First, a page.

First thing's first: You'll need something to fill the yawning void left by the icons' bump to Friday. How about some straight talk on doilies, pumpkin carvings and multiplatform ad deals? Martha Stewart and her namesake company's CEO, Susan Lyne, chat each other up at 8 a.m. at Starrett Studio, but you need an invitation to get in.
High net worths, large spheres of influence and surnames that begin with "Wr" aren't the only things Bob Wright and John Wren share. They're both putting in a little face time at Advertising Week in successive question-and-answer sessions. The NBC Universal chairman is interviewed by Chuck Ross of TVWeek, an Advertising Age sibling publication, at 2 p.m., while the Omnicom chief faces off with Disney Theatricals President Tom Schumacher at 4 p.m. at the Minskoff Theatre.
What would an ad-industry event be without an open bar, awkward conversation and boozy flirtations with overly friendly "single" men displaying strange, wedding-band-shaped tan lines on their ring fingers? Nothing, that's what. So paint your toenails and go to the Opening Gala at Bryant Park Grill at 6 p.m.
Any lingering doubts as to whether hip-hop duo Gnarls Barkley is a) overcommercialized and b) overexposed will be resolved when the pair plays to an audience full of advertising execs at the Nokia Theatre at 8 p.m. For all you cultural anthropologists, it's a good chance to watch white people dance the way only white people can -- really badly.
Big ideas are, well, big these days, at least on the conference circuit. Watch a bunch of marketers, including Johnson & Johnson's Brian Perkins and Audi's Stephen Berkov, talk about them, 11 a.m. at the McGraw Hill Auditorium.
One-to-one marketing. Apparently a lot of people are using it. And apparently it delivers big return on investment. Go figure. Direct Marketing Association panel, 8:30 a.m., McGraw Hill Gallery.
New York City Councilman Larry Seabrook is hosting a hearing for all agency and media players to weigh in on the diversity issue. Now that Omnicom Group -- the lone holding-company holdout -- has changed course and signed on with several other shops that endorsed a New York City Commission on Human Rights agreement to set diversity-hiring goals, the commission's hearing is likely to be canceled. Mr. Seabrook's event goes on at 1 p.m at 250 Broadway, 16th floor.
Come witness the further disintegration of American democracy -- er, see a pair of high-powered political operatives talk about possible advertising strategies for the next election. Republican Mark McKinnon and Democrat David Axelrod weigh in at the McGraw Hill Auditorium at 4 p.m.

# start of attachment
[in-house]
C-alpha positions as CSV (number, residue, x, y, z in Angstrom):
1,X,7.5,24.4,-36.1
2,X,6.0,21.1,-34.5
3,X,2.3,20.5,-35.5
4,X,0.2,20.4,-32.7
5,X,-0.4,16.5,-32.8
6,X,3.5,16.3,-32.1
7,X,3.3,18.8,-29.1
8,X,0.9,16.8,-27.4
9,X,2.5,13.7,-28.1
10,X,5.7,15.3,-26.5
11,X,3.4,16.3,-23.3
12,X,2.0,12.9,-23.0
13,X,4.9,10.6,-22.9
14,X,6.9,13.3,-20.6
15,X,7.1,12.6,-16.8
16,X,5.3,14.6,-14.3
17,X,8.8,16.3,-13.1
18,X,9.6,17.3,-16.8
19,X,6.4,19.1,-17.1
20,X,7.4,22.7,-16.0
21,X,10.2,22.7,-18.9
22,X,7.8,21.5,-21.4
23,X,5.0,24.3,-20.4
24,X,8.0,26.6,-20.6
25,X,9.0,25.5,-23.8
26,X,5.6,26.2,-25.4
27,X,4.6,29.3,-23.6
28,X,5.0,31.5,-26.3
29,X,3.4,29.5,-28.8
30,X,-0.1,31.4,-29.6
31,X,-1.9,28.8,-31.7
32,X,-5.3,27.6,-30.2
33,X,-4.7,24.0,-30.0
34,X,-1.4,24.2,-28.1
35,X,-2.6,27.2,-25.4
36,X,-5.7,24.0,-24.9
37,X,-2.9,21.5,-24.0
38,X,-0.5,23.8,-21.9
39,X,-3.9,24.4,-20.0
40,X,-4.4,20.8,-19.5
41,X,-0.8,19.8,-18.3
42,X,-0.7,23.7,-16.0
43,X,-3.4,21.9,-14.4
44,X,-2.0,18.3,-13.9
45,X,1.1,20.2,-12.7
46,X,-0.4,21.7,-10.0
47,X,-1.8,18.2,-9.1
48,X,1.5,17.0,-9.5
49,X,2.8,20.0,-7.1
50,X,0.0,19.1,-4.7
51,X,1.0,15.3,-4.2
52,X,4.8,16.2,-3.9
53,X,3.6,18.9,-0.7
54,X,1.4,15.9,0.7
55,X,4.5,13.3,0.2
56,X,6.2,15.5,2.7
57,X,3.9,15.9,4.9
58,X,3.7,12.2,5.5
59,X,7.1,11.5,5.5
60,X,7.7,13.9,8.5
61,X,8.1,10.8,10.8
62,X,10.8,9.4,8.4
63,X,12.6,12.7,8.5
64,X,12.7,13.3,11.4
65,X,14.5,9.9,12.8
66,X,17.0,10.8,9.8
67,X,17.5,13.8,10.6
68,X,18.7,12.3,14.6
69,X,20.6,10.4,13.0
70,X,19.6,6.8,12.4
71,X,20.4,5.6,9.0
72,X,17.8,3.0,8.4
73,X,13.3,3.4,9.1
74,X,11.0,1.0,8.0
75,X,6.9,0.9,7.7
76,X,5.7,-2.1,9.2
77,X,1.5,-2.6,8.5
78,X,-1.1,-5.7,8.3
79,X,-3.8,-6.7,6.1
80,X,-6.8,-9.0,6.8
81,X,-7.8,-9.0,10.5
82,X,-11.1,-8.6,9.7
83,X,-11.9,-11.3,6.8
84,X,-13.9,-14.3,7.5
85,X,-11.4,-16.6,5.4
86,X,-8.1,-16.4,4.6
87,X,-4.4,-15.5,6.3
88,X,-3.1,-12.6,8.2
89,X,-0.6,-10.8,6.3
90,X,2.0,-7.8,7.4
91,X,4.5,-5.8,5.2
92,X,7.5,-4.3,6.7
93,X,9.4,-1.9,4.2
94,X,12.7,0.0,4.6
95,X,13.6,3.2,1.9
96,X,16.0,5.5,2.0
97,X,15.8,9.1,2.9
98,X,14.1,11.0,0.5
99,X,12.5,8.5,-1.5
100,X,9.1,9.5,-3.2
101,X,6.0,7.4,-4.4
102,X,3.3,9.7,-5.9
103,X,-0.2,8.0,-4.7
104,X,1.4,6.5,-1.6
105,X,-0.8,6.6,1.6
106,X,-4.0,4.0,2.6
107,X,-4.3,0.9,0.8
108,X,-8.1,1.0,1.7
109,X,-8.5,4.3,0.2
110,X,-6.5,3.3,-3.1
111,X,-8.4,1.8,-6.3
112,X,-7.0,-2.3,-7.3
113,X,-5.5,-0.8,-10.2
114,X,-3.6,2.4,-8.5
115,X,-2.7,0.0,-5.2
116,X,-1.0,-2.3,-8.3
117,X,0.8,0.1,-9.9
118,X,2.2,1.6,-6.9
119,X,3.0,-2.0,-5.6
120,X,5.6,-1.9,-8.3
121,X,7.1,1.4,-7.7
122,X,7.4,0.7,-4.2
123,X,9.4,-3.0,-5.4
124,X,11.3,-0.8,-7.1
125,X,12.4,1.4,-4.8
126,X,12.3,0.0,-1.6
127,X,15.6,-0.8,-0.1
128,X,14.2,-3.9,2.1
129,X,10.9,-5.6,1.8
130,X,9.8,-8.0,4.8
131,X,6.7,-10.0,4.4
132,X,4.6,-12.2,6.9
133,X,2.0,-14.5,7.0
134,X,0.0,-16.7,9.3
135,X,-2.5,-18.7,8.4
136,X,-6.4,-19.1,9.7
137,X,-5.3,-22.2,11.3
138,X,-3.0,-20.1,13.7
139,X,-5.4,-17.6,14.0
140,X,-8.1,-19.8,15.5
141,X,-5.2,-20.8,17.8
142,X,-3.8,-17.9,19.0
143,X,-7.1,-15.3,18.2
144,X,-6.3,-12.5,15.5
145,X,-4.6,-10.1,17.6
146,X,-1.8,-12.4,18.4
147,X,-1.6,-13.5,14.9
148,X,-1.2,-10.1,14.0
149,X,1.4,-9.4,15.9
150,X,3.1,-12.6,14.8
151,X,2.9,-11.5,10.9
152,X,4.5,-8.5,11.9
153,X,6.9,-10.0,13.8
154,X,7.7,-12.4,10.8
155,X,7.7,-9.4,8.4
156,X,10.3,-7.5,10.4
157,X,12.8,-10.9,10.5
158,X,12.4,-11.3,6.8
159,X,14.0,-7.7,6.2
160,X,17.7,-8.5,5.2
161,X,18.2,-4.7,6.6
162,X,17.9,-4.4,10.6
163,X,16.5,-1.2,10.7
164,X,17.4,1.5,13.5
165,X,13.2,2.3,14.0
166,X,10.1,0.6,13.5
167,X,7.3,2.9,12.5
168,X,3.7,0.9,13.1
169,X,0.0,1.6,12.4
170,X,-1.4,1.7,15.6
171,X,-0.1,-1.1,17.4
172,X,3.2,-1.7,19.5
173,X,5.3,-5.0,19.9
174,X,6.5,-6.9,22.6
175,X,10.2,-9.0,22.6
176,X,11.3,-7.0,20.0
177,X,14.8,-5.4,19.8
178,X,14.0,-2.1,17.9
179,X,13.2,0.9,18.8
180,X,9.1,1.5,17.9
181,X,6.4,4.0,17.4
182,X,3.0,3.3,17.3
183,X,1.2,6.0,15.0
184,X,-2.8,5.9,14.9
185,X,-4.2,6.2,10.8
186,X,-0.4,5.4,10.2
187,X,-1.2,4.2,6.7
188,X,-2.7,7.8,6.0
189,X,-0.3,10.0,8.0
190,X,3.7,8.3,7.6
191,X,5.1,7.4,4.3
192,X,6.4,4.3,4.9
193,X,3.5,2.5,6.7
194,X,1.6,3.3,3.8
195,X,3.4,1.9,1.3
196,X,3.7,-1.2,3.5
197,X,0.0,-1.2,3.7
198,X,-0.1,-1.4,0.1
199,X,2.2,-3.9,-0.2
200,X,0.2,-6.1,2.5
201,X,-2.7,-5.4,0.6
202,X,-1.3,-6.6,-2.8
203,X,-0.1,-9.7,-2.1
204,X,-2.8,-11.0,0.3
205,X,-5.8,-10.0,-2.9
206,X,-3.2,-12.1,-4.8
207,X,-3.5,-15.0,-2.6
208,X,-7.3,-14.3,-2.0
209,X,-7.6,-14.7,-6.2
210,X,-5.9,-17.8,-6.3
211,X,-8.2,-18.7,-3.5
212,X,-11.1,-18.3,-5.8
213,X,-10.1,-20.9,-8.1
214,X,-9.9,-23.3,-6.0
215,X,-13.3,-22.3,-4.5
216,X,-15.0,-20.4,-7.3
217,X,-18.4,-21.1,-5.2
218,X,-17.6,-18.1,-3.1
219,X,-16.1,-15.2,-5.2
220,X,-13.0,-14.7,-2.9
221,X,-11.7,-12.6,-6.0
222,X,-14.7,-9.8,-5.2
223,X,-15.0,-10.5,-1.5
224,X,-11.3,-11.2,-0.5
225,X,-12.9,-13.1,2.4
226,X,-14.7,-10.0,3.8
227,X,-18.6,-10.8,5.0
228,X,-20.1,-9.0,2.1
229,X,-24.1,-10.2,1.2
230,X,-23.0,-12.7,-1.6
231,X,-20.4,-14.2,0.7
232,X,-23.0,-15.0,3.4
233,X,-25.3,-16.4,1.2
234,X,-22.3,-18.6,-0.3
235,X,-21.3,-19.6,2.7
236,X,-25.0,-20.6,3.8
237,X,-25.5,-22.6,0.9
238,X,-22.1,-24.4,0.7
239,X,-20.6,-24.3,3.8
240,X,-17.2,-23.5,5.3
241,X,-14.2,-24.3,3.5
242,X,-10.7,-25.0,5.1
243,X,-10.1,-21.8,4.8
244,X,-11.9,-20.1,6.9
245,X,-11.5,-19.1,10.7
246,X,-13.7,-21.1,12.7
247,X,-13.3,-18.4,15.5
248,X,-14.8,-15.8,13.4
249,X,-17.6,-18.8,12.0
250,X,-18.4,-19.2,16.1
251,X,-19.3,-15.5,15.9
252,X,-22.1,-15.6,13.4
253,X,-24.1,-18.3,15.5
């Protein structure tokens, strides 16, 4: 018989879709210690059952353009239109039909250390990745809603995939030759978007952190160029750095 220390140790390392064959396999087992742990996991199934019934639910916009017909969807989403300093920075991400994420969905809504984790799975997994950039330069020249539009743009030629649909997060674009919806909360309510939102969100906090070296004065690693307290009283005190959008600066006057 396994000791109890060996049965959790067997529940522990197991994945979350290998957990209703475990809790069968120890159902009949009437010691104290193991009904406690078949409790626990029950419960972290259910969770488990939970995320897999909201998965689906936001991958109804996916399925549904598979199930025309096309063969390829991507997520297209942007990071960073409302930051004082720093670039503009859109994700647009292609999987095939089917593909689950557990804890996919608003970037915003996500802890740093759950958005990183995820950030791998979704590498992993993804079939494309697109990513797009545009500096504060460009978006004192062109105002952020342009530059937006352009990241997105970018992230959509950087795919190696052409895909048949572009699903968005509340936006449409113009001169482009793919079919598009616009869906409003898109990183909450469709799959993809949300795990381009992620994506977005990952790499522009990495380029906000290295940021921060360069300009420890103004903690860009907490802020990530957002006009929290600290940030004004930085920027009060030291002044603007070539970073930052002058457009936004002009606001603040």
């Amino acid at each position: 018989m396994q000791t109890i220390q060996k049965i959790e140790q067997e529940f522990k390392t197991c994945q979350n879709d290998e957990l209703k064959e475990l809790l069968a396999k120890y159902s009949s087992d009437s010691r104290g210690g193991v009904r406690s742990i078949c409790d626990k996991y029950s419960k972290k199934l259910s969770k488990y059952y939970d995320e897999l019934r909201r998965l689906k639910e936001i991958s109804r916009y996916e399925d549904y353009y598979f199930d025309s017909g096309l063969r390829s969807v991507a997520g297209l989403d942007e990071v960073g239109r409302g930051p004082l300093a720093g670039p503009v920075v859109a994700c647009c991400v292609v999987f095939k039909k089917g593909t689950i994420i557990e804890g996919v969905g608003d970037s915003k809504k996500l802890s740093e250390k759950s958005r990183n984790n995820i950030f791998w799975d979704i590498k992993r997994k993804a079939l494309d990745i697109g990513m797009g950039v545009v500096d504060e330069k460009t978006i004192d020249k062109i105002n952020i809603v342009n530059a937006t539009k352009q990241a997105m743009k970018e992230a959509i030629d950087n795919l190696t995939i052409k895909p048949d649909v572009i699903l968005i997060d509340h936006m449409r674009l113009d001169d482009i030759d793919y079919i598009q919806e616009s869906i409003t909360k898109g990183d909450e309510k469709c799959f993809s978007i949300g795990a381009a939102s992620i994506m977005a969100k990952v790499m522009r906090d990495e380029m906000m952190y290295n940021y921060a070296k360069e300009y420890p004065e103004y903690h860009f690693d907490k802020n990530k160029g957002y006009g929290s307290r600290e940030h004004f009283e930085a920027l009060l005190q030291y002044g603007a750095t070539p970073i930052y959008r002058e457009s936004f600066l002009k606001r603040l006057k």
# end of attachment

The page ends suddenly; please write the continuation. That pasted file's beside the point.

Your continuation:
Creativity magazine's No Spot short-film festival. Featured in this year's celebration of directorial talent known and unknown are offerings from Gwyneth Paltrow and Spike Jonze that have as key plot points fecal matter and talking bears. You can guess who's into which or go to Chelsea Clearview Cinemas at 6 p.m. find out for sure.
Close your eyes and imagine a place where commercial messages are stuffed into every moment of all your favorite TV shows, movies and music; where talent agents, producers and other middlemen wield undue power over marketing programs; and where Donald Trump vehicles actually make for good case studies. Now open them. Welcome to Advertising Age's Madison & Vine, 8 a.m., McGraw Hill Auditorium.
Boasting just under a millennium of collective agency experience, a septet of marketing giants, including Harold Burson, Tom Messner and Lester Wunderman, will offer "Giant Ideas on How to Make It in Advertising." You will leave enlightened, inspired and wondering just where the hell your earnout is. 2 p.m. at the Bloomberg building.
Our cup runneth over with Friars Club forums where ad execs can embarrass themselves. First there's a stand-up comedy show, a really good idea because so many commercials are, you know, so hilarious (6 p.m.). Then there's a Texas Hold 'Em tournament at 8:30.
Meet the new Battle-of-the-Ad-Bands boss, who most definitely will not be the same as the old one. McKinney's Pants, the industry's reigning musical ensemble, is not defending its crown. So the field is wide open for the likes of McCann Erickson's World Grope and JWT's Assless Chaps. Questions to be answered: Who will melt the most faces? Who will rock the most worlds? And who, dear reader, will shake you all night long? Find out 8 p.m. at the Supper Club.
Edgier organizers would have signed up Mark Cuban and David Stern to resolve their NBA Finals differences with some Yahoo-sponsored steel-cage-match action. Instead, we get Messrs. Cuban (part of TVWeek's Spotlight Series at 8:30 a.m. at McGraw Hill Auditorium) and Stern (4 p.m. at McGraw Hill) speaking on different Advertising Week panels on the same day. Sooo close. We can only hope they cross paths in a hallway so they can get all Ron Artest on each other.
Here's a curious event. The Art Directors Club promises "an afternoon of provocative dialogue on branding." No more specifics offered and no speakers listed. We smell a trap. Beware, especially if you have unpaid parking tickets. Art Directors Club, 1 p.m.
You wanted it. You waited for it. And damn it, you earned it. Don't walk, run to Times Square to catch more than 100 icons strutting their stuff and shaking off the indignity of being bumped from opening day. The most popular, per voting at Yahoo.com, will be crowned. If there's a prevailing wind of irony in the universe, the winner will be Aunt Jemima, that commercial embodiment of a particularly horrific racial stereotype that has somehow made its way into the running for "favorite icon." 3 p.m.; procession begins at Madison Avenue and goes on to Times Square.
The Ad Council is running a weeklong blood drive. The revellers among you would do well to consider blood chemistry issues before heading to one of four donation centers around the city.